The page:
I haven’t been out shooting wildflowers this spring, but I found a directory of shots from the spring of 2009 that I never got around to posting. So here is the first installment (there will be a few more.)
These are all early spring hepatica. Most of these were taking in Berrien County, Michigan. The last couple of shots were taking in the Allegan forest. The dime gives an idea of the size of these blooms.
These were all taken in the early days of April, 2009.
Here’s a snapshot of the Chicago skyline in the early morning, as taken from a hotel room last year. I re-worked the photo, previously posted here, in Photomatix. I really like the results on this morning photo, but oddly, Photomatix didn’t help the night shot at all.
I don’t expect that I’ll have much opportunity to photograph wildflowers this spring, so I thought I’d post a some older shots form a few years ago. I recently upgraded my medium format scanner from an Epson v500 flatbed to a dedicated Nikon 8000 ED, and have been rescanning some medium format images. Here are three shots of a spring woods with trillium in bloom. I don’t remember when I took these shots (I guess 2006 or 2007) but they were scanned this year and re-worked.
Here are a few more snapshots from Chestertown, Maryland. All of these are, again, digital infrared tone mapped images.
First off - another fine old home:
And here is the old Courthouse near the center of town:
Emmanuel Episcopal Church - another very old landmark in the center of town:
Don’t have the precise name of this, but it was a Methodist Church near the downtown area:
Lastly, a commercial building, somewhere in town. I like the nice clean lines of these old brick buildings:
Next - Chesapeake City, MD!
World pinhole day would have been last Sunday, April 24, but since that was Easter the folks how run the contest extended the time period by several days. (More about world pinhole day at http://www.pinholeday.org/)
Here’s my entry:
Of course, that is the South Haven lighthouse on the Lake Michigan Shore.
This was taken with my trusty Pentax 6x7 medium format camera with a pinhole body cap. The film used was some very old (and very expired) Kodak E100V transparency (slide) film.
I’m always trying to learn new things, so here are a few things I learned with this project:
1. The pinhole body cap does not form an entirely light proof seal against the camera body. In this shot you can see a mild light leak in the arching light areas to the left of the lighthouse. In some shots the light leaks totally whiles out the exposure. OK - I’m sure I was careless in how I mounted the body cap in a few cases, but I’m not sure if the body cap mounted on the camera is lightproof. (And then I wonder… why *should* a body cap be light proof, eh?)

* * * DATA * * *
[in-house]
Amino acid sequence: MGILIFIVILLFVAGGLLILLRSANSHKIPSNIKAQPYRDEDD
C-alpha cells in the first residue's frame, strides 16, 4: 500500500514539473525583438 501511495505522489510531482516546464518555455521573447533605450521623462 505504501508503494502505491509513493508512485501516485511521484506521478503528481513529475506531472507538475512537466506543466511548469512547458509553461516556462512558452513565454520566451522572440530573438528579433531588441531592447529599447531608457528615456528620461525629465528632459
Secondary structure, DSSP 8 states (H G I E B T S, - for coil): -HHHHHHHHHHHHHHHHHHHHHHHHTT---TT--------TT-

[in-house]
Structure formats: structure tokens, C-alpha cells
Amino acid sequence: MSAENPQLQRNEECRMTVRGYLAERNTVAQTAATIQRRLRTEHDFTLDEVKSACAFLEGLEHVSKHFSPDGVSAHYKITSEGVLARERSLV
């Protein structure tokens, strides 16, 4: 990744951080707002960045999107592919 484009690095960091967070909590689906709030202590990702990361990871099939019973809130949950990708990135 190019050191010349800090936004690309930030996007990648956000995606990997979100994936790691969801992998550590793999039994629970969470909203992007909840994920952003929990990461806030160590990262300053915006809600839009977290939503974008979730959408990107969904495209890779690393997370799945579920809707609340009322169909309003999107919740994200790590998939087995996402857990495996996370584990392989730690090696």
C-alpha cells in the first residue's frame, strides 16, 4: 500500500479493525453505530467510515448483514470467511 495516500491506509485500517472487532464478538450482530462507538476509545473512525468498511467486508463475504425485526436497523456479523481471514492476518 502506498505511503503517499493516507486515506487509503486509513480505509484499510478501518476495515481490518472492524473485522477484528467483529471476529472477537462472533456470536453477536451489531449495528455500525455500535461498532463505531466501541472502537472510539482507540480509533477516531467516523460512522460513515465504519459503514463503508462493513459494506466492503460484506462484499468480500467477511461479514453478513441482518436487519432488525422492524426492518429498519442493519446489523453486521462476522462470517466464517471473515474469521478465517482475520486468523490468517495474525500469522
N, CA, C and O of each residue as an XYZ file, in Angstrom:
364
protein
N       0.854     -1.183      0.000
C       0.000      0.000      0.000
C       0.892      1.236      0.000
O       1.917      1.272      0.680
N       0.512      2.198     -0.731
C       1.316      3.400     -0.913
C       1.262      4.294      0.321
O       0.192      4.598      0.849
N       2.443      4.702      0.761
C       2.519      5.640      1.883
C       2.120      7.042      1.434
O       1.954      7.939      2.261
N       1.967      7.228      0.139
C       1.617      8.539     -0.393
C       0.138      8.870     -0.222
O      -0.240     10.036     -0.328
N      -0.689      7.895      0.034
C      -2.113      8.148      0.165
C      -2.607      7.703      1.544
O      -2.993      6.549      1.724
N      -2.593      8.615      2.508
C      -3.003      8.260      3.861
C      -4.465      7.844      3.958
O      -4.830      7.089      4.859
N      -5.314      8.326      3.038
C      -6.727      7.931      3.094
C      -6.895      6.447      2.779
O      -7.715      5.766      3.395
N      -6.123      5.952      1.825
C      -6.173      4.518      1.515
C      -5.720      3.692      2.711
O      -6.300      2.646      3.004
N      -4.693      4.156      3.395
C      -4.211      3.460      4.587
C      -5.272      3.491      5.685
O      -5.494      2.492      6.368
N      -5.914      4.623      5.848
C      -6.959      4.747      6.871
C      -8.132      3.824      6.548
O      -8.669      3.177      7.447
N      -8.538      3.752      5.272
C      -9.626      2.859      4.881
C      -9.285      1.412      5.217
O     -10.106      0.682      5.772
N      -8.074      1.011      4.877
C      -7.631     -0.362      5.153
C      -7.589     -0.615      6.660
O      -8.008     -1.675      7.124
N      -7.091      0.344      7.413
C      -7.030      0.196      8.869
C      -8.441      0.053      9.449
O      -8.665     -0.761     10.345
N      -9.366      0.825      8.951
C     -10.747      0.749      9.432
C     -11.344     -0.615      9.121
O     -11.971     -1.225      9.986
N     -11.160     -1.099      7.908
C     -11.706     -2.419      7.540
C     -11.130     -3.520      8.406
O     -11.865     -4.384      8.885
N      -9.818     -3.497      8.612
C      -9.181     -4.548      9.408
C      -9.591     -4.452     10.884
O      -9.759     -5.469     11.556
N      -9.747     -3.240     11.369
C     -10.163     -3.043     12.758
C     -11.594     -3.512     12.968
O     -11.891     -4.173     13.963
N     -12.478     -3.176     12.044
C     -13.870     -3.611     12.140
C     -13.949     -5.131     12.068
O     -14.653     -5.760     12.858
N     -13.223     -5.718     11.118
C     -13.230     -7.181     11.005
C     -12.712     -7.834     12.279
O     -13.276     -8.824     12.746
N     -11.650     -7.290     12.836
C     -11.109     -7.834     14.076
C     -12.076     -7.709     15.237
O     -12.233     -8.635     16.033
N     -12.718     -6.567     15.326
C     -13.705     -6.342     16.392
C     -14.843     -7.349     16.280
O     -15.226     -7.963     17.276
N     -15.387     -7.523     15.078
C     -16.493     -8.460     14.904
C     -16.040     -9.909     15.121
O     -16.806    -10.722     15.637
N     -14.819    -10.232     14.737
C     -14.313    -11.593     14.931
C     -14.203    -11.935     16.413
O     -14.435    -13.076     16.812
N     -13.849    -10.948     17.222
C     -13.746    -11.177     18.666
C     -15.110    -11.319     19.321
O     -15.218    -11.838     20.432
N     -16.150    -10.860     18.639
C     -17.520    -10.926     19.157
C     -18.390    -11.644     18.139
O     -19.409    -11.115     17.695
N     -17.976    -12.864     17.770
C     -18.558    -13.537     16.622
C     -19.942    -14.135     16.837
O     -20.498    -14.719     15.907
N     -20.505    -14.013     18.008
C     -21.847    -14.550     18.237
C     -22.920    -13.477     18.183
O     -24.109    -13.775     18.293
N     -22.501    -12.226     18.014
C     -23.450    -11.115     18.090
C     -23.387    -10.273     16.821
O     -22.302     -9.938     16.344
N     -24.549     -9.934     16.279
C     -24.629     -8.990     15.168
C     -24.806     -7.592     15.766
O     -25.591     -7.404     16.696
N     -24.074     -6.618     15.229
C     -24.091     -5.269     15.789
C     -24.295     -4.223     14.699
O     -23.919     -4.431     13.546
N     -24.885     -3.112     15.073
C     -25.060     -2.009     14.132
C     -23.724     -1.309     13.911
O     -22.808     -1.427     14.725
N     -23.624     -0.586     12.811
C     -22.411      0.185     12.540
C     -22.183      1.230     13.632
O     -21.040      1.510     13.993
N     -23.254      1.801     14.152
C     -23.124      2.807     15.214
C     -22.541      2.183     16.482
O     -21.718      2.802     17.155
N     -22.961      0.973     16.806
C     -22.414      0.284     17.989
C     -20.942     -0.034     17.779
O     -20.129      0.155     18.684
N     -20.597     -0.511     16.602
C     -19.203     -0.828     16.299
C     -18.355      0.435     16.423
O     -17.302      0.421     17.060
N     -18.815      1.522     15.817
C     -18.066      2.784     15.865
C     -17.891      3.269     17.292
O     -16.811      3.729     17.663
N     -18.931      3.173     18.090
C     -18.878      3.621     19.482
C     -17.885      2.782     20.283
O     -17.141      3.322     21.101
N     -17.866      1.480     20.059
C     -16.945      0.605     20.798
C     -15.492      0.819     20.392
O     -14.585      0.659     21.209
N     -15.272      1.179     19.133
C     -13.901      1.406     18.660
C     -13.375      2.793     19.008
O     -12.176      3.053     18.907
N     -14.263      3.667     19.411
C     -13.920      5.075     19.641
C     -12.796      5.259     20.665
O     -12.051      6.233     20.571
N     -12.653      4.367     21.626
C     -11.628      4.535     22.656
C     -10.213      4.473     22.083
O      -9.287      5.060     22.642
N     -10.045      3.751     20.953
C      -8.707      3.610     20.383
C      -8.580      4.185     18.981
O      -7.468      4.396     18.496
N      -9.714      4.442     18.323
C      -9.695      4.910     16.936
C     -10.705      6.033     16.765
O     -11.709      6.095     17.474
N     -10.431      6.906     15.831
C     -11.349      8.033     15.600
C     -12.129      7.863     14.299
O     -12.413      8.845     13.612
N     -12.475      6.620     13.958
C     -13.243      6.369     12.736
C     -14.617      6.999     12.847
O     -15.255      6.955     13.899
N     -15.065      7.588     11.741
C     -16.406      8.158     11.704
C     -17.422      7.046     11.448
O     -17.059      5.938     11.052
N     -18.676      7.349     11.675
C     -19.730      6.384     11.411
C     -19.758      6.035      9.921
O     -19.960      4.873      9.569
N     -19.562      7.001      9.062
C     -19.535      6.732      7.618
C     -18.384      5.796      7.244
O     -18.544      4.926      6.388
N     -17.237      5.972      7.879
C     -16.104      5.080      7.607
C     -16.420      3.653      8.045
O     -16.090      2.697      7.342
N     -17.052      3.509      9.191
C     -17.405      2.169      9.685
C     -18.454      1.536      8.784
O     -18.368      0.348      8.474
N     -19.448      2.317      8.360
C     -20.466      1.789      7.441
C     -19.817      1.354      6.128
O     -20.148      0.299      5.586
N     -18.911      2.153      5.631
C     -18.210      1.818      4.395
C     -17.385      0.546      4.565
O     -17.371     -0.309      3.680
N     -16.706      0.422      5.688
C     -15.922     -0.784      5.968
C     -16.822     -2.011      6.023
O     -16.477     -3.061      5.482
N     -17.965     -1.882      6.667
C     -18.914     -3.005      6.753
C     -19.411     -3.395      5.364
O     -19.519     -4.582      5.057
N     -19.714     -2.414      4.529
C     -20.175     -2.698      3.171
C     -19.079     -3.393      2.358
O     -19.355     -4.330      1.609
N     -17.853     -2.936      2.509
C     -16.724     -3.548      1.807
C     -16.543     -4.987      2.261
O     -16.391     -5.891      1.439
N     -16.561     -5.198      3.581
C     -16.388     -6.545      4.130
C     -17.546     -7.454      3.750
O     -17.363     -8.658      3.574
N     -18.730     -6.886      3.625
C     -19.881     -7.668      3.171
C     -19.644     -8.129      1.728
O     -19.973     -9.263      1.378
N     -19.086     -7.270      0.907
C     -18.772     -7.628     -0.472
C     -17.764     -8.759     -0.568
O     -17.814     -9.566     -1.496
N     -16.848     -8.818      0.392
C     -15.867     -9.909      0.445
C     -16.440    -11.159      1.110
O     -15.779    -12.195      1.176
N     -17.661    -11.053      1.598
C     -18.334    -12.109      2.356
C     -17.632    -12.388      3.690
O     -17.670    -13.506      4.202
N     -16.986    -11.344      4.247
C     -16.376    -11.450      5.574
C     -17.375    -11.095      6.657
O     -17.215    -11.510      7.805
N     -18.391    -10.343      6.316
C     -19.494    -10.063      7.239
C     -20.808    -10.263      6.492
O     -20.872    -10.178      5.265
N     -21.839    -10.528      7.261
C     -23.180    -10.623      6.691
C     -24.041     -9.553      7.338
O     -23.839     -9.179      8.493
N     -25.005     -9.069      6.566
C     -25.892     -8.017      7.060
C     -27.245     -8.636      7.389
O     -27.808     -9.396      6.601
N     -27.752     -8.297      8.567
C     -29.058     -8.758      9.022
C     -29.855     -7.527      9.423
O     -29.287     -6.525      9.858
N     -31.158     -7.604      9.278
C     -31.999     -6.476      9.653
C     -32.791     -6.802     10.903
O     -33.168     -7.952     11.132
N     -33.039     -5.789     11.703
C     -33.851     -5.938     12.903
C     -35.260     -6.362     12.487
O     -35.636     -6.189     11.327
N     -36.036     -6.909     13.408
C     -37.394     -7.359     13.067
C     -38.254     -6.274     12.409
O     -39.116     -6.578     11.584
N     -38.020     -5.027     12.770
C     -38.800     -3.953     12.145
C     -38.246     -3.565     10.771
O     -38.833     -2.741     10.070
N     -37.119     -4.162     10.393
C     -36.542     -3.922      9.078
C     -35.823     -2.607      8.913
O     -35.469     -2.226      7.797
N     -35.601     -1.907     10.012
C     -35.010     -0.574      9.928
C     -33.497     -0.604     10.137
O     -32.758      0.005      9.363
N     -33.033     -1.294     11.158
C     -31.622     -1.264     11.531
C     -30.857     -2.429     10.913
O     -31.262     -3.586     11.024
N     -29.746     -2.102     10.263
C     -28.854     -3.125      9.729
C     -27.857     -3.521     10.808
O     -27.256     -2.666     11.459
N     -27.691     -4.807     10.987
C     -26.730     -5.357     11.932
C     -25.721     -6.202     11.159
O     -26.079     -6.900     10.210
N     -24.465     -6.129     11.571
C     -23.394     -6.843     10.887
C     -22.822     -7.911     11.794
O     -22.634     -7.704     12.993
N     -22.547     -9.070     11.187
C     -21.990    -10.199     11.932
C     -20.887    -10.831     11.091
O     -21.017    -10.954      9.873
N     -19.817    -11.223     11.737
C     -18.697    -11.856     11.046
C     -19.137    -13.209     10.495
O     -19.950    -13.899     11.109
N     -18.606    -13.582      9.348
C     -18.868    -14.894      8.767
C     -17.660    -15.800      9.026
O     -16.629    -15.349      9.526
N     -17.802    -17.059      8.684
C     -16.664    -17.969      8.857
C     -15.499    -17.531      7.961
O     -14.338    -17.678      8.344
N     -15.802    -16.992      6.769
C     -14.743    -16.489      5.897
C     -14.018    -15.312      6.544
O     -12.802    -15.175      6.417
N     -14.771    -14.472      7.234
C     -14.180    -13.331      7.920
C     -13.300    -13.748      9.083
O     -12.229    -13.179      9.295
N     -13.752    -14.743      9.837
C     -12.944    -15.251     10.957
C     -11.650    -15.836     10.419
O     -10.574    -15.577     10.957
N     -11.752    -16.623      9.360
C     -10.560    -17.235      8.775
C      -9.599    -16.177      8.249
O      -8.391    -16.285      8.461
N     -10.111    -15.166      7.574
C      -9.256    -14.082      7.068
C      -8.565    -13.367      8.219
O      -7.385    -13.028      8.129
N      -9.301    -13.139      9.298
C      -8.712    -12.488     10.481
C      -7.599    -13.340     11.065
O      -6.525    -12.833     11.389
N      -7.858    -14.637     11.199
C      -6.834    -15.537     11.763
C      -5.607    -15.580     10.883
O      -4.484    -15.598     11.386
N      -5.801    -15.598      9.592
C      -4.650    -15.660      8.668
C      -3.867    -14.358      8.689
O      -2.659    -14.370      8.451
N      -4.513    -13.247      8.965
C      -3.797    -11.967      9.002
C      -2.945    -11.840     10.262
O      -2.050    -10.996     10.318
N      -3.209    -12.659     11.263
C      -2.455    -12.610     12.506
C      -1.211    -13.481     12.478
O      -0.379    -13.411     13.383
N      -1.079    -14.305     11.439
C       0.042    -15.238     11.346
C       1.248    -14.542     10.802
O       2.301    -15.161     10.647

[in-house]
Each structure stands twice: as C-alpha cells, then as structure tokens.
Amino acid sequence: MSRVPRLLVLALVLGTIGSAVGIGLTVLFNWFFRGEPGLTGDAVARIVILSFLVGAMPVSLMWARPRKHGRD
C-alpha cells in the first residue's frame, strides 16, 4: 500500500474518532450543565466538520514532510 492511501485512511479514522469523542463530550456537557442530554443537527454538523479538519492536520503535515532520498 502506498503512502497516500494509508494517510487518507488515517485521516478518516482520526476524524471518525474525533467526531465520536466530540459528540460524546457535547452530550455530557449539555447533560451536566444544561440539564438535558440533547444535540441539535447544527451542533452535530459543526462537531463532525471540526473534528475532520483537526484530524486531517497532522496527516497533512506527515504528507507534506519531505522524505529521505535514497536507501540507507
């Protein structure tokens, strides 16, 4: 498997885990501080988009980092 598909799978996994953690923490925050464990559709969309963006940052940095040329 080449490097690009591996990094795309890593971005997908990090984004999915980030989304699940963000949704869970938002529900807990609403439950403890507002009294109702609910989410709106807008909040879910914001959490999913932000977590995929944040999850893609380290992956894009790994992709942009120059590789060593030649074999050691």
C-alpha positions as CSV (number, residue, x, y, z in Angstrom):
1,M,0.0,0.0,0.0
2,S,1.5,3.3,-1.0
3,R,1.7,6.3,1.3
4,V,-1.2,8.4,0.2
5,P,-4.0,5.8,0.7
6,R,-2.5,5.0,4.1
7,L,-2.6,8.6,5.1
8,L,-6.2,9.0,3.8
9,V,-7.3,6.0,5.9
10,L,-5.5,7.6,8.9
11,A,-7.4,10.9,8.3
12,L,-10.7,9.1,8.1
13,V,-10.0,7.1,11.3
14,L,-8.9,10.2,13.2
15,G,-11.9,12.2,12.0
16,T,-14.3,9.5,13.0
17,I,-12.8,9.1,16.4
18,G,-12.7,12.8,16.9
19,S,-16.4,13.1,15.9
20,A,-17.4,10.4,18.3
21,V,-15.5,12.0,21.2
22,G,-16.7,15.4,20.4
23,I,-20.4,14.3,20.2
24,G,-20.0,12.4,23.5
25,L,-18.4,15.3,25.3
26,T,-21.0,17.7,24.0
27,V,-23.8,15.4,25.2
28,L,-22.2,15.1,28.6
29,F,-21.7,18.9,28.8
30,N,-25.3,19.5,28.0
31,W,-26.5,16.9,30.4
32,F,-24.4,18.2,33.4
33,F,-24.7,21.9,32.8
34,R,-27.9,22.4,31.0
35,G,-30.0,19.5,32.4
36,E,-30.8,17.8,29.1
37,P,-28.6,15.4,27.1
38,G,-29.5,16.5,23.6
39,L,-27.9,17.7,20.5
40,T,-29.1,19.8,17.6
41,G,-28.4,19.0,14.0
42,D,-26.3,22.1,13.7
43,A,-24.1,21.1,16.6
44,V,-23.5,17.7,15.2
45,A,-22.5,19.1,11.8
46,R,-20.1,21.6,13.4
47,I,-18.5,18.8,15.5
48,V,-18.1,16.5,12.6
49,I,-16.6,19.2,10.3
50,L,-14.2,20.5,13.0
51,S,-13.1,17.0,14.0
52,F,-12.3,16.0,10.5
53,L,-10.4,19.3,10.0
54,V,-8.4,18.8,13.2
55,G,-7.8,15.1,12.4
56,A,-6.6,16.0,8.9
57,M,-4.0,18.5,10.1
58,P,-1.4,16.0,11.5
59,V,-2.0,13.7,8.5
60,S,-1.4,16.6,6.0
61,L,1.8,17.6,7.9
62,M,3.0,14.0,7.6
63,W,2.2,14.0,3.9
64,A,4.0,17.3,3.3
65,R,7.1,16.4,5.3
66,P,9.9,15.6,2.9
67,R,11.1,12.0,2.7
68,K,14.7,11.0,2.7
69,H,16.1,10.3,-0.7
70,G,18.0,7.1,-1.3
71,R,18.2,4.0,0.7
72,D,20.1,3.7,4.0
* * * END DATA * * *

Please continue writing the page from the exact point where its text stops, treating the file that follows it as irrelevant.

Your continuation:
I’ll be testing that…
2. The Kodak E100V had expired in 2004, but here we are, 7 years later, and it performed fine. It was stored in a deep freeze so that probably helped. I’ll be less worried about expired film going forward (good news since I have a freezer full of expired film…)
And BTW - I wouldn’t recommend slide film for any pinhole work, unless you can really get your exposure precise. I just really wanted to get rid of this film after looking at it in the freezer for the past 8 years, so I crossed my fingers and bracketed…
One of the most relaxing days on our vacation was visiting Maryland’s eastern shore, and a visit to Chestertown was the highlight of that excursion. Chestertown is rich in history and architecture, and the downtown shopping district is home many interesting shops. (You can learn more about the town here.)
Here is a fine old Georgian (I think) style home located on the waterfront - again, digital infrared with a little hand coloring on the shrubs:
Here’s a shot looking back at the city from the waterfront:
Another landmark - the Imperial Hotel, which is located on High Street near the center of the city:
Lastly - The fountain in the fountain in the center of the city park:
More shots will be coming.
Earlier this month I received news that one of my photos had been accepted into the West Michigan Area Show at the Kalamazoo Institute of Art. Frequent visitors will recognize In Indiana - a digital infrared shot taken last summer just outside of Tipton, Indiana. I dropped off the piece last Thursday, and plan to attend the opening reception next Friday, May 6. More about the Area Show and the KIA can be found here.
Just a quick snap shot from the Allegan Forest - a peek at the wildlife refuge, taken from the gate leading near Swan Creek. A while back I added a lensbaby muse to my small slection of Pentax 6x7 lenses - some fun, that lens. Agfa APX 100 in Agfa Rodinal 1:50
Here are a few more photos from my visit to Washington DC a few weeks ago.
For starters - the Ronald Reagan Building and International Trade Center:
Reminds me of Guild Heighliner…
All of these are taken with the infrared converted Pentax K10-d. I’ve found that the Photomatix software is great for processing digital IR shots, even when they are not HDR shots. The shot above was just a single exposure, taken with a custom white balance, run through Photomatix, and the processed in Photoshop (channel swapping and the usual dodging and burning / overall tone and contrast adjustments.) I like the effects that Photomatix adds…
Another shot - a statue outside of the National Archives - again, single exposure digital IR:
Under this statue is written “Eternal Vigilance is the Price of Liberty.” The dude in the statue looks formidable.
Lastly, here’s an actual HDR shot of the Lincoln Memorial. I took the exposure on a cloudy and overcast day, actually in a light rain, so the IR effect is very light and the contrast is extremely low. No way to tease any color out of this image - I resorted to the hand coloring technique earlier, here is a straight B&W:
As I mentioned ins post from a few days ago, I tried to take digital infrared images of the Capitol from the Washington Mall. It was mid morning, the building was back lit, and IR photography is unforgiving in some respects… So - I bracketed a few shots and walked over to the other side of the building. But I bracketed with the intent of trying to recoup some useful HRD images…